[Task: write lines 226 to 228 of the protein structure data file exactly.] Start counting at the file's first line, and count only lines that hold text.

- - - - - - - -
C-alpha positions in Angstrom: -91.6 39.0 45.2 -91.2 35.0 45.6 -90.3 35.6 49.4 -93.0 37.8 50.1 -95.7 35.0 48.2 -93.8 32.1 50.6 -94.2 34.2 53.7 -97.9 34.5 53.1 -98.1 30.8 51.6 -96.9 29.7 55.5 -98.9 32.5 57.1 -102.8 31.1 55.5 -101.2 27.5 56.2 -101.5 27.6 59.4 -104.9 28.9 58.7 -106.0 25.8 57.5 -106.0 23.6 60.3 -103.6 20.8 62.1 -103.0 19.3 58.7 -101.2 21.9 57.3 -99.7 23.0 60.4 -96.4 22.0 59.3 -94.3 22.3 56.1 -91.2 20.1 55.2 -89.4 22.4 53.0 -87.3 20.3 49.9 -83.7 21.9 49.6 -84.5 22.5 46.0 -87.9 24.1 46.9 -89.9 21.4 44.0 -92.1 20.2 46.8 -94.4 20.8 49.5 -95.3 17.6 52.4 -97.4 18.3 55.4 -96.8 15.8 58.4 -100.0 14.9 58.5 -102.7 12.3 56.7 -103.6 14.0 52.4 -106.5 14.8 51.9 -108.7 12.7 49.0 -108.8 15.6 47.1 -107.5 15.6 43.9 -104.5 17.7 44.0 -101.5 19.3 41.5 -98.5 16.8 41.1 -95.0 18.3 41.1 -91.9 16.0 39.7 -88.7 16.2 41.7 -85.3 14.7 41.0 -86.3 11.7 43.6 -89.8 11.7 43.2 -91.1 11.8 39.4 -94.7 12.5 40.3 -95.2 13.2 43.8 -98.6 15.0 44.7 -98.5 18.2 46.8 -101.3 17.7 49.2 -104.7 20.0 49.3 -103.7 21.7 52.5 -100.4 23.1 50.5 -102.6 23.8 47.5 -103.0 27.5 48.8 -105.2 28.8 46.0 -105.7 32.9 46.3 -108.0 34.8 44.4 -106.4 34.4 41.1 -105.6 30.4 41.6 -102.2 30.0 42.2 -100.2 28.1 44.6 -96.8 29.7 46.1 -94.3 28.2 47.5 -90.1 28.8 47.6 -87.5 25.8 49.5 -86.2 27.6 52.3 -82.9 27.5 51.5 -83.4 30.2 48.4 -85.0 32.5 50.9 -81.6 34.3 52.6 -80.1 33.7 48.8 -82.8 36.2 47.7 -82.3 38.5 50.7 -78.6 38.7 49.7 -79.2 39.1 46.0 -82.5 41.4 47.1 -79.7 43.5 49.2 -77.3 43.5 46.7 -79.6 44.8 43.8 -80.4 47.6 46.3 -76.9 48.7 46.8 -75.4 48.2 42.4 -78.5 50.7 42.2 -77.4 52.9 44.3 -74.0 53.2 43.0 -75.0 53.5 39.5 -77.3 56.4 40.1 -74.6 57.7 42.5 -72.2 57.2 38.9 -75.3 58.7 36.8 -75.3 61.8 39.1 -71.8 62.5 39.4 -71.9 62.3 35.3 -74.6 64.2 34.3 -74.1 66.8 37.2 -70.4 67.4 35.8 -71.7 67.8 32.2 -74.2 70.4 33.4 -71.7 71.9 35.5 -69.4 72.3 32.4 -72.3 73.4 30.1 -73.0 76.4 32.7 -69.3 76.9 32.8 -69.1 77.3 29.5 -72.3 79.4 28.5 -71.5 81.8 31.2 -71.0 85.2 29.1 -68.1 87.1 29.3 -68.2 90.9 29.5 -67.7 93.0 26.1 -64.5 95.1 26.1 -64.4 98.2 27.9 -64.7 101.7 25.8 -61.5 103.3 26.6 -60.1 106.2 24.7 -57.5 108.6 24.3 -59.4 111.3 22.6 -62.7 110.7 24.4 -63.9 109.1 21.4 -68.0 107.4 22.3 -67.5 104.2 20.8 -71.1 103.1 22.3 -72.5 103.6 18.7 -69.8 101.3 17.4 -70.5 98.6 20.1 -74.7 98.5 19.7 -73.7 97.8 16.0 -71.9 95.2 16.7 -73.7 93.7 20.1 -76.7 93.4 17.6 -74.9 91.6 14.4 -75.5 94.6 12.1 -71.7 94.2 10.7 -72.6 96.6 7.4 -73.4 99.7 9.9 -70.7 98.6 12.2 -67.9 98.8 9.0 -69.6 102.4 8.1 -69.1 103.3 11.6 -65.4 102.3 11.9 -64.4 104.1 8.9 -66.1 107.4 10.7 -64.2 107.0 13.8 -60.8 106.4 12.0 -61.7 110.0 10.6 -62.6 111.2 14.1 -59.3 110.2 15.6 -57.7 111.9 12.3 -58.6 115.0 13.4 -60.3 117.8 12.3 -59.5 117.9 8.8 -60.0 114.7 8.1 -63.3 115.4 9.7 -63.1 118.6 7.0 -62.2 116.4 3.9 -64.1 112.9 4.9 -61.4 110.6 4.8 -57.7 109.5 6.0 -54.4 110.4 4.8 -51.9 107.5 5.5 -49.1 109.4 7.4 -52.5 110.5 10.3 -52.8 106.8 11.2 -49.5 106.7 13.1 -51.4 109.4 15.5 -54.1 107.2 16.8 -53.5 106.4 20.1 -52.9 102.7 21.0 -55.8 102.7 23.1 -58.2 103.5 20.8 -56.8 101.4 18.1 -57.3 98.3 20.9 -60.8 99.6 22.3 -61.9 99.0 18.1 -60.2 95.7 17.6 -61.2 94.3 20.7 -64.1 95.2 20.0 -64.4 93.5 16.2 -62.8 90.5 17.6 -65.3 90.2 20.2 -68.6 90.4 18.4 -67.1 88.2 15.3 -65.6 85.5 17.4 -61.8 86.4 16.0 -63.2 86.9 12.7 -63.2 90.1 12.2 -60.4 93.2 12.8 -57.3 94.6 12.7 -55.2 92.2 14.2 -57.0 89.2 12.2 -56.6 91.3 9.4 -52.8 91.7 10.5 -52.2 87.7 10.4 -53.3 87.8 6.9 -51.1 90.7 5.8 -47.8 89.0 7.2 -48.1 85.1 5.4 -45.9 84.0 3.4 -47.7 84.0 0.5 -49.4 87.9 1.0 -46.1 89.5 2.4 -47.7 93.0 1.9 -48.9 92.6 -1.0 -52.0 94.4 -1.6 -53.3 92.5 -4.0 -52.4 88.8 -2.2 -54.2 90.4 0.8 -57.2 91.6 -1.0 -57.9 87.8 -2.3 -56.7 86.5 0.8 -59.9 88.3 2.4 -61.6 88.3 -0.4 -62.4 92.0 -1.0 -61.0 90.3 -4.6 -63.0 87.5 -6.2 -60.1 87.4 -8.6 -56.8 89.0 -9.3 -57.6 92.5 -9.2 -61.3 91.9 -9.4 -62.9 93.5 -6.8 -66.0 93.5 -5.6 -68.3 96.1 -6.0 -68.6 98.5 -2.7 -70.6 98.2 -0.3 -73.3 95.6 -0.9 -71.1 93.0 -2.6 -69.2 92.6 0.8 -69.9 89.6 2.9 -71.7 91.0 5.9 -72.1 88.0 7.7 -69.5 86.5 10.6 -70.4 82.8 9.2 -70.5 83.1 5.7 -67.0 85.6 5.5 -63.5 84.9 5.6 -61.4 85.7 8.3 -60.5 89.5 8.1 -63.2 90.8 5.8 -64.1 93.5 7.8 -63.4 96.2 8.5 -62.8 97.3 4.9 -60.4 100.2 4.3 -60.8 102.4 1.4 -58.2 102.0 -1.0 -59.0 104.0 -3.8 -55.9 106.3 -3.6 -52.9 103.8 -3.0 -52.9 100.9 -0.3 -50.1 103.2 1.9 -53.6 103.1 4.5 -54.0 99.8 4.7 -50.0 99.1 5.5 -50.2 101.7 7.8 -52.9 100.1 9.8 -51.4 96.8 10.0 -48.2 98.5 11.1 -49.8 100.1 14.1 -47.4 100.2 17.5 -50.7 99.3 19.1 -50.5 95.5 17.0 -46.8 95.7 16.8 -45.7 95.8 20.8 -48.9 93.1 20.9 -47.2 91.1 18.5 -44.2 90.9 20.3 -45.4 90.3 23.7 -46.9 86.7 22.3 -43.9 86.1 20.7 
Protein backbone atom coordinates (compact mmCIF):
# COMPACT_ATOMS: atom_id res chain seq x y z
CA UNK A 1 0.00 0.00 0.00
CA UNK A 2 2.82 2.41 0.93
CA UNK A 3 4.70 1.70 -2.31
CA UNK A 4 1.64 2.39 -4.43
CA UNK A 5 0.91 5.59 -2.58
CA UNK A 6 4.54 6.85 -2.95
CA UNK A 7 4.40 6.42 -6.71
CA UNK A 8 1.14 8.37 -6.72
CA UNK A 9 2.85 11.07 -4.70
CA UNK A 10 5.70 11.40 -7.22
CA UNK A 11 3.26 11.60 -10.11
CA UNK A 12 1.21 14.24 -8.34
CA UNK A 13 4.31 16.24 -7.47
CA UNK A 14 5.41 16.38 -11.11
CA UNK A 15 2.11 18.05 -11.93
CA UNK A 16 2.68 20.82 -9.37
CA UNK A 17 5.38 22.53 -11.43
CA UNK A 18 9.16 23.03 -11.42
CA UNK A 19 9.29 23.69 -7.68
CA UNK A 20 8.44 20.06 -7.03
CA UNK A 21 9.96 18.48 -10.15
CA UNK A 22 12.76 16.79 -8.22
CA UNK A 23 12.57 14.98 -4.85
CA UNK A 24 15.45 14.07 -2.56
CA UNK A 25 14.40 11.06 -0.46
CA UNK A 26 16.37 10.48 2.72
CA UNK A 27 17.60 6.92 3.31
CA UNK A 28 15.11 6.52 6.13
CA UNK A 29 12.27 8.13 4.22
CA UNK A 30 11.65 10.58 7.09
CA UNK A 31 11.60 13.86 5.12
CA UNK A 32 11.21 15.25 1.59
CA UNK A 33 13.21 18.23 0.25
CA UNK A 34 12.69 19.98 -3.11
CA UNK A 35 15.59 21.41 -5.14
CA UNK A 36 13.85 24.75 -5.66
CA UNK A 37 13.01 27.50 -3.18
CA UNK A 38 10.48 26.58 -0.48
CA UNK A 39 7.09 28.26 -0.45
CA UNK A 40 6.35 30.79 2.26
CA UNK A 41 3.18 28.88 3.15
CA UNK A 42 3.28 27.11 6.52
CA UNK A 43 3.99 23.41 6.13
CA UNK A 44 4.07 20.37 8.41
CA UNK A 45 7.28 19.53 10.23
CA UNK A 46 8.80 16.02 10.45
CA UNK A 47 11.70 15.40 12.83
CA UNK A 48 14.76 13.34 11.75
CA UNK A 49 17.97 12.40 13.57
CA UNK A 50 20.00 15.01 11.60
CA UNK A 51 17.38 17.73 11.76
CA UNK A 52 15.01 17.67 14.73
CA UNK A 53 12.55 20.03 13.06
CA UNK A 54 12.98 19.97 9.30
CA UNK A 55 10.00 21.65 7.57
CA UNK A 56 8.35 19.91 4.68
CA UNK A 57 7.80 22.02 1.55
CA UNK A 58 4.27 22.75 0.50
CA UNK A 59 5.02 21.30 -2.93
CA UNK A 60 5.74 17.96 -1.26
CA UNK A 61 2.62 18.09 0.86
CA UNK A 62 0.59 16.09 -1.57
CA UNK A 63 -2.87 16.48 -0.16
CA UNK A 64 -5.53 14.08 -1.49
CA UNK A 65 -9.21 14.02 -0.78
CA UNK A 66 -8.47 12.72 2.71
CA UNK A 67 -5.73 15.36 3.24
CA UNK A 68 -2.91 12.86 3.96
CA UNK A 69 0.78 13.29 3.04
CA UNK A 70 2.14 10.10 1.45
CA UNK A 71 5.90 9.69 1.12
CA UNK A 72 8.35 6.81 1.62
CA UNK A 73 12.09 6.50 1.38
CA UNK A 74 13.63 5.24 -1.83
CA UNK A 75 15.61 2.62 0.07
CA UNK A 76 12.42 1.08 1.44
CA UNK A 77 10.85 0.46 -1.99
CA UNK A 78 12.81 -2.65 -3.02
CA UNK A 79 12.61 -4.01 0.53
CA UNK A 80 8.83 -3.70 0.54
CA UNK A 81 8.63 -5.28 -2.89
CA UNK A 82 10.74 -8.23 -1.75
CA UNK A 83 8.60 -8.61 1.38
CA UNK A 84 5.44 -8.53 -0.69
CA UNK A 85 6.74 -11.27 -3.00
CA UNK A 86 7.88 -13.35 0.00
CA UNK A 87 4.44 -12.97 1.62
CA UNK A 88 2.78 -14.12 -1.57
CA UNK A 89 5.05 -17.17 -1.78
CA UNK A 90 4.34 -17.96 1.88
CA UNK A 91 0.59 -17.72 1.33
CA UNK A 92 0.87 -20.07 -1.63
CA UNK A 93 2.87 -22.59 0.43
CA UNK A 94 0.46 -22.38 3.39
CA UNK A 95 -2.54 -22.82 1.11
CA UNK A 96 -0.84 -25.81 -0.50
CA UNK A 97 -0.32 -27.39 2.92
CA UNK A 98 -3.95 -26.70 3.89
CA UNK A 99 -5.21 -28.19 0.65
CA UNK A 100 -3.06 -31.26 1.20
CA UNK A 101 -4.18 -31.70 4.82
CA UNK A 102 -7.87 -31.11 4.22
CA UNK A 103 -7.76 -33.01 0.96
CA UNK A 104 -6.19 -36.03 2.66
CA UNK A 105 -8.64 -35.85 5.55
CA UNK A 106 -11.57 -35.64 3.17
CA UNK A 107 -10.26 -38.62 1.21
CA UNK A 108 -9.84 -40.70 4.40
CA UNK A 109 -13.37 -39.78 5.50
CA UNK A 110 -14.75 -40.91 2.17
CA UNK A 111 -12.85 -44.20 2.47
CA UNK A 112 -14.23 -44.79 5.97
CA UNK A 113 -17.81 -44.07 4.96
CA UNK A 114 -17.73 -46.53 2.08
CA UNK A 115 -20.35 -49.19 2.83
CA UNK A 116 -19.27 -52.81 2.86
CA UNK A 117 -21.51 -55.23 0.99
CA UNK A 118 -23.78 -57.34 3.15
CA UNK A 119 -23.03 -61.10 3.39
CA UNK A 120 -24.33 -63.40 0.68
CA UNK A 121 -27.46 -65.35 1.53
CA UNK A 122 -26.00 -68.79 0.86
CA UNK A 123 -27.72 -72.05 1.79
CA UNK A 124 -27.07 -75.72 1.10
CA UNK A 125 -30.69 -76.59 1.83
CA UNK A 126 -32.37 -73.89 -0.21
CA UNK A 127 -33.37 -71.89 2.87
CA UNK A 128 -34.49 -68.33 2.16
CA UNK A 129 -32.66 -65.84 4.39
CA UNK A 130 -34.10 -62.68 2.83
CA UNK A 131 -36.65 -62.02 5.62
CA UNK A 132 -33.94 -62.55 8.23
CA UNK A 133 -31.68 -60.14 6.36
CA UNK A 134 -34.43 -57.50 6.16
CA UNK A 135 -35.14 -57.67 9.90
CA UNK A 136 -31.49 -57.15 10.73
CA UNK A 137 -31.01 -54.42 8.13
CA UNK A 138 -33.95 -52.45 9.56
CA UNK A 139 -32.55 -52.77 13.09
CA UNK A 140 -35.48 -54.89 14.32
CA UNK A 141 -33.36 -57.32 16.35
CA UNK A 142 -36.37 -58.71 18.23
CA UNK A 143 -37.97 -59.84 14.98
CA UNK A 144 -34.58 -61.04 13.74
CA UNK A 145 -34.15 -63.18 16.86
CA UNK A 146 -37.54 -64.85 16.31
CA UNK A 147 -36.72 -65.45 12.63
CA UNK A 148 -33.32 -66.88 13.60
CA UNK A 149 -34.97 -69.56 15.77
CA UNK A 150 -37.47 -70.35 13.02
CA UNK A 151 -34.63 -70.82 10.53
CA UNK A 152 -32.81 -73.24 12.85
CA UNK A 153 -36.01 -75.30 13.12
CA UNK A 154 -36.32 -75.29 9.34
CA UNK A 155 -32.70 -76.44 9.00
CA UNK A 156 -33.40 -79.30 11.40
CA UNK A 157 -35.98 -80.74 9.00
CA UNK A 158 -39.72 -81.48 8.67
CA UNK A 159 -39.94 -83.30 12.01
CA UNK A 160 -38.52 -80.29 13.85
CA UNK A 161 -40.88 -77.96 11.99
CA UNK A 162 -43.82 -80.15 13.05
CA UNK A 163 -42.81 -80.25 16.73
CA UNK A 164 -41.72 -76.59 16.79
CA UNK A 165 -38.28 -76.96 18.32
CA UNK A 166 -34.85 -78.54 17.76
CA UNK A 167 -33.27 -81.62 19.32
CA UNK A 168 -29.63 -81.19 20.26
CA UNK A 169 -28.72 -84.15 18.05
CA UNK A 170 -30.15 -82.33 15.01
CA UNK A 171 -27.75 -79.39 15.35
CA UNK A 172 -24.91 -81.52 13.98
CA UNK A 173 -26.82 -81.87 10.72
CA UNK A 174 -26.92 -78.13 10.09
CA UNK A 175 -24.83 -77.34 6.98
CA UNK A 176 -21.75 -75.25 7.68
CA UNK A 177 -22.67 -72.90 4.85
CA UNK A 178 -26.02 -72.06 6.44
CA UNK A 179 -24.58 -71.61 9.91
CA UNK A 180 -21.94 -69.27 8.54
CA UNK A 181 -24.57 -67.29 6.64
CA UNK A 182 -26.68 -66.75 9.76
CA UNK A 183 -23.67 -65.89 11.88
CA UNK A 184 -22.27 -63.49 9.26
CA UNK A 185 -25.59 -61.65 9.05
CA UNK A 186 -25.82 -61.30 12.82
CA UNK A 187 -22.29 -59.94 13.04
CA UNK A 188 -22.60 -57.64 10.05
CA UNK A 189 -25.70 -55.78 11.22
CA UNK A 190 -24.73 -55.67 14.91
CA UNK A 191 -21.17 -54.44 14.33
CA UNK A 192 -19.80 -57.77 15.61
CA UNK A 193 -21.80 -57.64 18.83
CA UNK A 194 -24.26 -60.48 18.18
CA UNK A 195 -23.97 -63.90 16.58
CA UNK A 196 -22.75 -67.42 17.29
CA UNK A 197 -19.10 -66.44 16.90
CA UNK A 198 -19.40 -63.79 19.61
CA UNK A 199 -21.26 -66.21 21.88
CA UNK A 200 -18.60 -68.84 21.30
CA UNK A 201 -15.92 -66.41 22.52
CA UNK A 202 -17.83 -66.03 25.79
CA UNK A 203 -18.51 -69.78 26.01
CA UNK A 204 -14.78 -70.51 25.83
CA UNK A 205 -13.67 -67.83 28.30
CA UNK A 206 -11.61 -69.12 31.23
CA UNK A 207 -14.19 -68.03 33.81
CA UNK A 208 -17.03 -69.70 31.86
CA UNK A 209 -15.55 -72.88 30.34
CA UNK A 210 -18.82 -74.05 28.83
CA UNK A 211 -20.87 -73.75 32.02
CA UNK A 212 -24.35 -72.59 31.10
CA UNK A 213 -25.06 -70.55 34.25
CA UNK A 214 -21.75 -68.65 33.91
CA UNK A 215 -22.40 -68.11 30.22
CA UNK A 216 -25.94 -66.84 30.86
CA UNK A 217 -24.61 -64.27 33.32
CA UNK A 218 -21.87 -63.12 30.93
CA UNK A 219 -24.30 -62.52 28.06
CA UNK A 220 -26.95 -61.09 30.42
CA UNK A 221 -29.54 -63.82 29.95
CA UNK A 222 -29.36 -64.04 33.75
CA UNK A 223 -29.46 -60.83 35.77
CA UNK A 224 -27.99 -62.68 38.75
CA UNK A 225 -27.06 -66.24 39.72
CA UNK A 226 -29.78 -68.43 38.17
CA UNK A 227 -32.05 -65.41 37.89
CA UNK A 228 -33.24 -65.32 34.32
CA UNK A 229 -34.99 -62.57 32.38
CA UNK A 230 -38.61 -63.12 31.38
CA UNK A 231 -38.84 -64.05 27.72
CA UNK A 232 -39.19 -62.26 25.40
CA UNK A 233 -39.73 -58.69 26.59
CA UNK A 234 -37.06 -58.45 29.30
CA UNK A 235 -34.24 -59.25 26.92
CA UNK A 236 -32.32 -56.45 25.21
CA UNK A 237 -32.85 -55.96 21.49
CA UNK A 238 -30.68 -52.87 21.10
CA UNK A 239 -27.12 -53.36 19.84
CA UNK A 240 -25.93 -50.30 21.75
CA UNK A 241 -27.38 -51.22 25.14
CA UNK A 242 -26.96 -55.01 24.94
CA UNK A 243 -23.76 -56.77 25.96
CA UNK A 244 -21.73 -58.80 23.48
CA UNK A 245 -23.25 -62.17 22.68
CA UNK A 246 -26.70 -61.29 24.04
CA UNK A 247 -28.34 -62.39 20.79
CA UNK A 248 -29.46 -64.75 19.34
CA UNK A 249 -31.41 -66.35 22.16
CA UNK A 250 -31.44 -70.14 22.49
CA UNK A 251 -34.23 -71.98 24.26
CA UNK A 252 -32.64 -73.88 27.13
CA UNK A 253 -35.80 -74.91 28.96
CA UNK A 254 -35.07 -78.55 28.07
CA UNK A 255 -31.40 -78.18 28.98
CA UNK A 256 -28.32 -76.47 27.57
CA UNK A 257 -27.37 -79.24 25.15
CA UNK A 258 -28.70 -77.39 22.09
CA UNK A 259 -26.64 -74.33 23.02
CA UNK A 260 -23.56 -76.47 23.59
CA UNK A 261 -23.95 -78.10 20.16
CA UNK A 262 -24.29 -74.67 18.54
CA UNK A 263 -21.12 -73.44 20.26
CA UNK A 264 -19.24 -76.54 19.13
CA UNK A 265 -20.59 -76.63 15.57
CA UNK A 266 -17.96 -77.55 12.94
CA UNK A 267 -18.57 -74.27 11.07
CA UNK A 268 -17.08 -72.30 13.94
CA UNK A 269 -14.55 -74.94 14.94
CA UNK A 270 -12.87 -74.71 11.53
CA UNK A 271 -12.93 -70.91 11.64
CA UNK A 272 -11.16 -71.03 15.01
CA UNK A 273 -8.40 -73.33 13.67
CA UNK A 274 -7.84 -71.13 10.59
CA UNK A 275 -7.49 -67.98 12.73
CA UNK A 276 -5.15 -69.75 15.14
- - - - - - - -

CA UNK A 223 -29.46 -60.83 35.77
CA UNK A 224 -27.99 -62.68 38.75
CA UNK A 225 -27.06 -66.24 39.72